Sometime later there were still no BA staff –just a few giggling gate people and a bored-looking passport checker, but that was it. Requests for information proved pointless and the mood began to sour and deteriorate rather quickly.
After a suitable interval, the Captain himself, flanked by a couple of cabin attendants appeared at the gate. He explained that there was problem with a black box and it needed to be changed – if this could be done locally, we would be on our way soonest. The Russians in the passenger group were very impressed that the Captain had appeared and spoken so openly to us. I have always thought black boxes were red but it seems ‘black box’ is a term for any box on a plane full of kit that is, er, black. However, I digress.
Soon after the Captain had left, the local BA duty manager arrived and did whatever duty managers do. A few moments later – and this is the bit that really confused the Russians - the whole crew appeared with drinks and pretzels, (why not pork scratchings – it’s a British airline for God’s sake), for us. Both pilots acted as waiters and glass collectors in a British ‘all hands to the pumps’ kind of way. They were however vague about what this famous black box actually did despite much questioning from the newly pretzelled up passengers.
Just before the cut off time when the pilots needed to sleep, (have they never head of Red Bull), the local mechanic fixed whatever was wrong with the black box and off we went. BA also paid a taxi home for me.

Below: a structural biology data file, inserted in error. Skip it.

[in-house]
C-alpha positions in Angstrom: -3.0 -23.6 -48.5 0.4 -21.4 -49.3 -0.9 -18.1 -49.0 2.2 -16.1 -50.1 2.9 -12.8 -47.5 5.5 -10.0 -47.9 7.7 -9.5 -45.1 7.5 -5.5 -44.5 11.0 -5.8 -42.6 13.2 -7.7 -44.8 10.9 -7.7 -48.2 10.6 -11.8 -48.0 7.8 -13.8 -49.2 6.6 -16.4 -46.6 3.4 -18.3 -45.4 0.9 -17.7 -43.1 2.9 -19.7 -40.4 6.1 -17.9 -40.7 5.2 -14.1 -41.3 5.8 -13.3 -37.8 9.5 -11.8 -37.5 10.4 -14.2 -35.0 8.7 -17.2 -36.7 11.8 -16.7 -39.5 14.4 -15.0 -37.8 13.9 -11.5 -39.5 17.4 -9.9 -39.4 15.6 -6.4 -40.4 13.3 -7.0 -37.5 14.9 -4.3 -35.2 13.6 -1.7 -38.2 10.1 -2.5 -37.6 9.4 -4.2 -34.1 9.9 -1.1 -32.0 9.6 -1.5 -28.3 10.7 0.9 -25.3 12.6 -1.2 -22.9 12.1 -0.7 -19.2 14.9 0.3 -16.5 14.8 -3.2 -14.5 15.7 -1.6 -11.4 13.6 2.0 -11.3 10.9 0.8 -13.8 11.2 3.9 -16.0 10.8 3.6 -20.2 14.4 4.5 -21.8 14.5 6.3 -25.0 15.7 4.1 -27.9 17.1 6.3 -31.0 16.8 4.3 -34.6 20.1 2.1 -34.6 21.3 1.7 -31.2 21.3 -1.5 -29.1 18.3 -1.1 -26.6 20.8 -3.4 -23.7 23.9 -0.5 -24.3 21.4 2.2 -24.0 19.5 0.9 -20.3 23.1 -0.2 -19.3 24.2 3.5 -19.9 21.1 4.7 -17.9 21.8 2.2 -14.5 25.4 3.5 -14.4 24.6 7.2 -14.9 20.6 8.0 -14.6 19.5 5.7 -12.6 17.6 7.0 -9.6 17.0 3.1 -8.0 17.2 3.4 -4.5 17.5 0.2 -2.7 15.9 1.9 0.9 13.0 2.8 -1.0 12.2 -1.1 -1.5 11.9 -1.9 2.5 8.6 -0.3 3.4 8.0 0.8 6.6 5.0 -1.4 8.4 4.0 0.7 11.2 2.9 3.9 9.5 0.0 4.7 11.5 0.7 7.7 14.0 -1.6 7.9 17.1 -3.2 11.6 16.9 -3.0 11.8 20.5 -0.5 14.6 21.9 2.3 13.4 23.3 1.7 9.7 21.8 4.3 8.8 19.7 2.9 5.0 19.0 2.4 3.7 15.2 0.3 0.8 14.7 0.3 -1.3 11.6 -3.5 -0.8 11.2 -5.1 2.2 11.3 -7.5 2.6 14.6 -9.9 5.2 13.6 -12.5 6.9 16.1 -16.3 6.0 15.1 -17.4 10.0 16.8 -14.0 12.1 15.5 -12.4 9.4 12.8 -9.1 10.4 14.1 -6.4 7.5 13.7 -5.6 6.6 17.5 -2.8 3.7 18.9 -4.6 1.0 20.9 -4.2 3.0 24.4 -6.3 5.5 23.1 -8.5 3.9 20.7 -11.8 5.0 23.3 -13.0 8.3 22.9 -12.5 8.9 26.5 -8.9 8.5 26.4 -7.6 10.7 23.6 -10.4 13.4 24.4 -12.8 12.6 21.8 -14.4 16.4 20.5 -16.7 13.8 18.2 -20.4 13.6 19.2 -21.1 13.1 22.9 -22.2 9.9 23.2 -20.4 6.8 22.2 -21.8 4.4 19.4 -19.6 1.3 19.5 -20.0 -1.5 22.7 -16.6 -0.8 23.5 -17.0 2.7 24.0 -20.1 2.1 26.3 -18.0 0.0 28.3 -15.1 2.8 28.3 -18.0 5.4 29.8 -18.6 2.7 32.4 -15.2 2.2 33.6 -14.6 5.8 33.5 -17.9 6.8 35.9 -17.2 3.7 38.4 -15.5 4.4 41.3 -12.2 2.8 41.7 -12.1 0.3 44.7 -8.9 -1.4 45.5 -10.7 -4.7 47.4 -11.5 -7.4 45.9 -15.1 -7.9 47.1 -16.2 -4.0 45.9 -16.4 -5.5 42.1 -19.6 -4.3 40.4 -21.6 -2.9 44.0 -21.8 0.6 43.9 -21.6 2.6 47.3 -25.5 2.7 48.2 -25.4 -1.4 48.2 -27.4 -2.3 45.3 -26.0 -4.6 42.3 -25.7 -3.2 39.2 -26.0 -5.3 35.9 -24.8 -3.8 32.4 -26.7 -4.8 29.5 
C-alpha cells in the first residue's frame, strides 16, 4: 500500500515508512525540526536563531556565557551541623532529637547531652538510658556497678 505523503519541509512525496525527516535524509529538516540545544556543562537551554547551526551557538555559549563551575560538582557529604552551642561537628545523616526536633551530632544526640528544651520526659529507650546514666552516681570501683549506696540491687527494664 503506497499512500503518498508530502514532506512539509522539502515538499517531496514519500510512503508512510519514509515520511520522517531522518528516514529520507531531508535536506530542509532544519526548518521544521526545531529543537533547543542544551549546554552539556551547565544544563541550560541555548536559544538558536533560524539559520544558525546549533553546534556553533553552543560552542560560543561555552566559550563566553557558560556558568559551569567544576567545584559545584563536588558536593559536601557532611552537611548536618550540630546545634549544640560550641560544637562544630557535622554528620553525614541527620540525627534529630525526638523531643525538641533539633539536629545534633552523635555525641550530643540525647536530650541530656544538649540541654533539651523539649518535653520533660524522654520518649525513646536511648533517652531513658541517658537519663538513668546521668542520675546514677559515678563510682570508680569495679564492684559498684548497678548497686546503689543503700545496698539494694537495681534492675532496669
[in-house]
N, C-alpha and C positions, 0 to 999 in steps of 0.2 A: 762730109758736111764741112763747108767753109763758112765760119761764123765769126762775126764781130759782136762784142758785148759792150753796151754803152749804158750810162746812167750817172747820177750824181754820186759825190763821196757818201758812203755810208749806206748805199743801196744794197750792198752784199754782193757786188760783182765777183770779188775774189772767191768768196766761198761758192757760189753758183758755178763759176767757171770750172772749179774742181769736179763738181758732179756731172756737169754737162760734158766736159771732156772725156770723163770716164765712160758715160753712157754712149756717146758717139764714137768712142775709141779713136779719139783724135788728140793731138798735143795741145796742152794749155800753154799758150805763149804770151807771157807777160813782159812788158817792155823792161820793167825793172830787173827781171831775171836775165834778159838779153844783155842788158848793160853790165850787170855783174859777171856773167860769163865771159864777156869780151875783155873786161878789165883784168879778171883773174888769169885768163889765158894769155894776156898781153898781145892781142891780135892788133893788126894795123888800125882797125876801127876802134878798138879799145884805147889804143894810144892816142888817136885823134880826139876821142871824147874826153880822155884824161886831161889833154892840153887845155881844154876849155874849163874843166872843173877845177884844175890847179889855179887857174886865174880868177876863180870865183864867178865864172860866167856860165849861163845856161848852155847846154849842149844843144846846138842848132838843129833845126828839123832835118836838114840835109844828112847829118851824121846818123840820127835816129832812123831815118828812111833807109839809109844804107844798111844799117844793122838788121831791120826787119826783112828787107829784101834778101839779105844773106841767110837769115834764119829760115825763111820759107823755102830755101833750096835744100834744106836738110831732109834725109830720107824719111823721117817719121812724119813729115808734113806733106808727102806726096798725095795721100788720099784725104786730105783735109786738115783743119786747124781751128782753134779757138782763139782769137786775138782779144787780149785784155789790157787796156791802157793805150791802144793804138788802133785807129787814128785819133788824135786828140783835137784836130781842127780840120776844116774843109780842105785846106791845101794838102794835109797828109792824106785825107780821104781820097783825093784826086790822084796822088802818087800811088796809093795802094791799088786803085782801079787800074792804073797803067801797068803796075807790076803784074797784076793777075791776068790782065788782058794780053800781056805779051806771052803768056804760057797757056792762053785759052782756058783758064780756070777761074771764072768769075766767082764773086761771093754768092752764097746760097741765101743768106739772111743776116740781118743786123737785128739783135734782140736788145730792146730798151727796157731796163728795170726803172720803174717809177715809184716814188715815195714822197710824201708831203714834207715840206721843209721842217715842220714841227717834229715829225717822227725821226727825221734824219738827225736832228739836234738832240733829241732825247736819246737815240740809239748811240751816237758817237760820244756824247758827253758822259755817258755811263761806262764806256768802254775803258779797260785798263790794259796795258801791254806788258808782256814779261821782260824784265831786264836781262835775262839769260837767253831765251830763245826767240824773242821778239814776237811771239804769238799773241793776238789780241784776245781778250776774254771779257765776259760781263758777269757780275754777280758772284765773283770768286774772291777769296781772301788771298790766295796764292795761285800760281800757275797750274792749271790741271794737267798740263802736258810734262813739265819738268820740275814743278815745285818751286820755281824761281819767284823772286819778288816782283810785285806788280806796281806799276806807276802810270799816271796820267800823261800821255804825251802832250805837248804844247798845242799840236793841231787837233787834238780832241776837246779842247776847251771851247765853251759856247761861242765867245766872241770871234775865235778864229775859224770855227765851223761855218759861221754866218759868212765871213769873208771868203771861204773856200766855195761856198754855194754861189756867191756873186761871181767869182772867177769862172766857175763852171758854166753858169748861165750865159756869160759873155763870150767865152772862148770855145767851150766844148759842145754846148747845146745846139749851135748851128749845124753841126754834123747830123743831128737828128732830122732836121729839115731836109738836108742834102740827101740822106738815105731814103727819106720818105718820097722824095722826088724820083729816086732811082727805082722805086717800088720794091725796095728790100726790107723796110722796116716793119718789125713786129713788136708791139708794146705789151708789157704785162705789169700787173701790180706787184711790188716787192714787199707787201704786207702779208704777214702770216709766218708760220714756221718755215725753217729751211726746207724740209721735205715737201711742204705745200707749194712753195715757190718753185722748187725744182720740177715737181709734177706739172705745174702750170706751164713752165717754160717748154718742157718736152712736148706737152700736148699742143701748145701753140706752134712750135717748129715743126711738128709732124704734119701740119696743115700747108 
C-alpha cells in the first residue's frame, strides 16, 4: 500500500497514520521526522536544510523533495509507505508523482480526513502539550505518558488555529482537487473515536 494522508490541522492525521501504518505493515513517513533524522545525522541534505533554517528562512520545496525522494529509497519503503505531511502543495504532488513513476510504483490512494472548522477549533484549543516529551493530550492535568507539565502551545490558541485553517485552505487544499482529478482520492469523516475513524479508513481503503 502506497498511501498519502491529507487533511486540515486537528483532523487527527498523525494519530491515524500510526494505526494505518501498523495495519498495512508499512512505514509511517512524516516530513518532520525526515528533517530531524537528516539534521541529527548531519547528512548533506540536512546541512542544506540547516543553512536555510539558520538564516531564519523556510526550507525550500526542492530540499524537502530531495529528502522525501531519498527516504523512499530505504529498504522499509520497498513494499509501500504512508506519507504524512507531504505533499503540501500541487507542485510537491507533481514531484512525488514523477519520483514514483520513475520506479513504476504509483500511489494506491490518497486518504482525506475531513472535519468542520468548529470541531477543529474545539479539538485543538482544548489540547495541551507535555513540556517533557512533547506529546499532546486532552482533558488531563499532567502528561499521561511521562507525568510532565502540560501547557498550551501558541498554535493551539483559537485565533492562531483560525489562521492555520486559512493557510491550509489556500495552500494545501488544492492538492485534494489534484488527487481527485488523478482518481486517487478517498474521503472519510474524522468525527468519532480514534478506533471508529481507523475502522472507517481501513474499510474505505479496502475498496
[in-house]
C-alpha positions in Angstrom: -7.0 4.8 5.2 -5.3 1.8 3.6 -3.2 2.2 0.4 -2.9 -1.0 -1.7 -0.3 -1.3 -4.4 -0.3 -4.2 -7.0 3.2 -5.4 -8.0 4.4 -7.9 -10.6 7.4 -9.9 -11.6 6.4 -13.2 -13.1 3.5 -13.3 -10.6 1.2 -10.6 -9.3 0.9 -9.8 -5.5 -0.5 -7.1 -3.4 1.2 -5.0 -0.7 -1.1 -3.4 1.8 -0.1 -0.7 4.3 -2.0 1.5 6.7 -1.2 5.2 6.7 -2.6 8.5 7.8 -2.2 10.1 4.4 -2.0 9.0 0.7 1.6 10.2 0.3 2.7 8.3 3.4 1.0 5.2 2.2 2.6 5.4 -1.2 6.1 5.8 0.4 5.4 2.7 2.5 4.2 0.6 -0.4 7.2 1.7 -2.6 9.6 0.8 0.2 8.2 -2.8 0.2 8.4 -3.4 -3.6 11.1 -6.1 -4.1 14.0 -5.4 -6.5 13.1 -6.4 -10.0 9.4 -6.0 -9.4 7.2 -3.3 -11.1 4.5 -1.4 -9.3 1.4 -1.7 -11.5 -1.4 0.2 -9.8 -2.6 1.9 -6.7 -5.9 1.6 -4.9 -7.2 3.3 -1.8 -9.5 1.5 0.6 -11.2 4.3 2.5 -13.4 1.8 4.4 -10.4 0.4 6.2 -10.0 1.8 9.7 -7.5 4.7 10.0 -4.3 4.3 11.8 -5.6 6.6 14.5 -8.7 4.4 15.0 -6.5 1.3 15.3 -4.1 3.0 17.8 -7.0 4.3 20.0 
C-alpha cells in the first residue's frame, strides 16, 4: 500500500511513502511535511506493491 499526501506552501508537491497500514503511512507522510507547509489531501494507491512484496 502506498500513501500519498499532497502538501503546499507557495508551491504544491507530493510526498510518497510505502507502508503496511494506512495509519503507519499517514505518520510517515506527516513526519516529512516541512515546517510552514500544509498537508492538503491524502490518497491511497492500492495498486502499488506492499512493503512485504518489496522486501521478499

So why is this of interest? There were three aspects of Russian behaviour on display. The first is status – this is very important for Russians and the idea of a pilot (very high status) appearing publically and effectively doing a PR job is totally alien – as was the waiter act. YAK pilots do not speak to passengers before or during the flight, let alone worry about the airline’s image. Secondly the issue of authority came up. The Russian BA manager did not appear at the gate even though one of her three daily flights was very late, because nobody told her to. The Captain, I was later told, had called her and asked her to come down. This submission to, acceptance of and desire for authority leads many foreign managers to the belief that Russians have no initiative. It’s not that really – they just expect to be told what to do. The third issue was patience – the Russians were waiting in silence- it was the Brits who were getting ratty and tapping their watches. Russian acceptance of things going wrong and the feeling they can do nothing, you see.
So in essence the Russians do the tech. bit and the British pacify the crowd.
I hope to see you on board one of our YAK 40s again soon.
Monday, 22 September 2008